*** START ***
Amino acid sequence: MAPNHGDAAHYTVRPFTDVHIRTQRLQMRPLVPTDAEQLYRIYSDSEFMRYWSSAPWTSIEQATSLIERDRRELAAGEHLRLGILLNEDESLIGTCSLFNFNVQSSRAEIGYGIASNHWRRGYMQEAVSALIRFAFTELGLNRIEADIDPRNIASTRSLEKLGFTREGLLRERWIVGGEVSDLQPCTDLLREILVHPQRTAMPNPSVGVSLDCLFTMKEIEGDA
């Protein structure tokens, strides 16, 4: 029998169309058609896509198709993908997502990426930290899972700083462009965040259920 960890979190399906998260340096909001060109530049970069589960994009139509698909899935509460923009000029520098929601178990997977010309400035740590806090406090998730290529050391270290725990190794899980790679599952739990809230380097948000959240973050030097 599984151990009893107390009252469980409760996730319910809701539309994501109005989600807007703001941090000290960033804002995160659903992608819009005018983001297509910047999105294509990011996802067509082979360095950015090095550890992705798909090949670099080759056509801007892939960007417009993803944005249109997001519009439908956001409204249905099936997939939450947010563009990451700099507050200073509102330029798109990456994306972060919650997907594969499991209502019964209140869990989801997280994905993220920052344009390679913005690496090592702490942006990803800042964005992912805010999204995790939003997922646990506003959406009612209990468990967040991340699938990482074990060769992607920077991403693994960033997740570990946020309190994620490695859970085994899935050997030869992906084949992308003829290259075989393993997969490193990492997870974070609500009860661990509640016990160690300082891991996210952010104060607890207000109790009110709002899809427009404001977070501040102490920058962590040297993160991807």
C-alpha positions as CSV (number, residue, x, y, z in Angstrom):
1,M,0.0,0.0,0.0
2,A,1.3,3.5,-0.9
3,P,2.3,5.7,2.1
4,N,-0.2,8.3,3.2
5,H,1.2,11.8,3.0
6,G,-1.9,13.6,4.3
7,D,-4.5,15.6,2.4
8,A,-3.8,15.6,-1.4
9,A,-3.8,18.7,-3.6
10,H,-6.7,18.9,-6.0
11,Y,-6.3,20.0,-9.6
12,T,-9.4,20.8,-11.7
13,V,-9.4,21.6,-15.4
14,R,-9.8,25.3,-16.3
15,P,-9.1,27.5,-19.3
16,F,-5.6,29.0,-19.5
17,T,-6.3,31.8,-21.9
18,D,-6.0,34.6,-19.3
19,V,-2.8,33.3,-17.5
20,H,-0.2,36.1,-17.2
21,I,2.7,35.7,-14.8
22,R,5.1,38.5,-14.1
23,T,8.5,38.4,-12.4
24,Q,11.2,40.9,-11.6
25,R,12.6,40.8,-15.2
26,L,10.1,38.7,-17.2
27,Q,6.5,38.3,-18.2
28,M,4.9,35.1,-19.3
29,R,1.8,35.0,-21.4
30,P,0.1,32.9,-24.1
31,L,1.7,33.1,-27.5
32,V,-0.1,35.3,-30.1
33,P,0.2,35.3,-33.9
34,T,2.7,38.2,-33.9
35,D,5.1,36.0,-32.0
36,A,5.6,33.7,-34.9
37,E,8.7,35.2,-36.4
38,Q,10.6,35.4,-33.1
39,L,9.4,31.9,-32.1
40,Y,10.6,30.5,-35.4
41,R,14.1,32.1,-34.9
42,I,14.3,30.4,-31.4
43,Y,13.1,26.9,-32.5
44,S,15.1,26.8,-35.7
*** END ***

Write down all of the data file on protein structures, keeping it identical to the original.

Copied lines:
Amino acid sequence: MAPNHGDAAHYTVRPFTDVHIRTQRLQMRPLVPTDAEQLYRIYSDSEFMRYWSSAPWTSIEQATSLIERDRRELAAGEHLRLGILLNEDESLIGTCSLFNFNVQSSRAEIGYGIASNHWRRGYMQEAVSALIRFAFTELGLNRIEADIDPRNIASTRSLEKLGFTREGLLRERWIVGGEVSDLQPCTDLLREILVHPQRTAMPNPSVGVSLDCLFTMKEIEGDA
């Protein structure tokens, strides 16, 4: 029998169309058609896509198709993908997502990426930290899972700083462009965040259920 960890979190399906998260340096909001060109530049970069589960994009139509698909899935509460923009000029520098929601178990997977010309400035740590806090406090998730290529050391270290725990190794899980790679599952739990809230380097948000959240973050030097 599984151990009893107390009252469980409760996730319910809701539309994501109005989600807007703001941090000290960033804002995160659903992608819009005018983001297509910047999105294509990011996802067509082979360095950015090095550890992705798909090949670099080759056509801007892939960007417009993803944005249109997001519009439908956001409204249905099936997939939450947010563009990451700099507050200073509102330029798109990456994306972060919650997907594969499991209502019964209140869990989801997280994905993220920052344009390679913005690496090592702490942006990803800042964005992912805010999204995790939003997922646990506003959406009612209990468990967040991340699938990482074990060769992607920077991403693994960033997740570990946020309190994620490695859970085994899935050997030869992906084949992308003829290259075989393993997969490193990492997870974070609500009860661990509640016990160690300082891991996210952010104060607890207000109790009110709002899809427009404001977070501040102490920058962590040297993160991807």
C-alpha positions as CSV (number, residue, x, y, z in Angstrom):
1,M,0.0,0.0,0.0
2,A,1.3,3.5,-0.9
3,P,2.3,5.7,2.1
4,N,-0.2,8.3,3.2
5,H,1.2,11.8,3.0
6,G,-1.9,13.6,4.3
7,D,-4.5,15.6,2.4
8,A,-3.8,15.6,-1.4
9,A,-3.8,18.7,-3.6
10,H,-6.7,18.9,-6.0
11,Y,-6.3,20.0,-9.6
12,T,-9.4,20.8,-11.7
13,V,-9.4,21.6,-15.4
14,R,-9.8,25.3,-16.3
15,P,-9.1,27.5,-19.3
16,F,-5.6,29.0,-19.5
17,T,-6.3,31.8,-21.9
18,D,-6.0,34.6,-19.3
19,V,-2.8,33.3,-17.5
20,H,-0.2,36.1,-17.2
21,I,2.7,35.7,-14.8
22,R,5.1,38.5,-14.1
23,T,8.5,38.4,-12.4
24,Q,11.2,40.9,-11.6
25,R,12.6,40.8,-15.2
26,L,10.1,38.7,-17.2
27,Q,6.5,38.3,-18.2
28,M,4.9,35.1,-19.3
29,R,1.8,35.0,-21.4
30,P,0.1,32.9,-24.1
31,L,1.7,33.1,-27.5
32,V,-0.1,35.3,-30.1
33,P,0.2,35.3,-33.9
34,T,2.7,38.2,-33.9
35,D,5.1,36.0,-32.0
36,A,5.6,33.7,-34.9
37,E,8.7,35.2,-36.4
38,Q,10.6,35.4,-33.1
39,L,9.4,31.9,-32.1
40,Y,10.6,30.5,-35.4
41,R,14.1,32.1,-34.9
42,I,14.3,30.4,-31.4
43,Y,13.1,26.9,-32.5
44,S,15.1,26.8,-35.7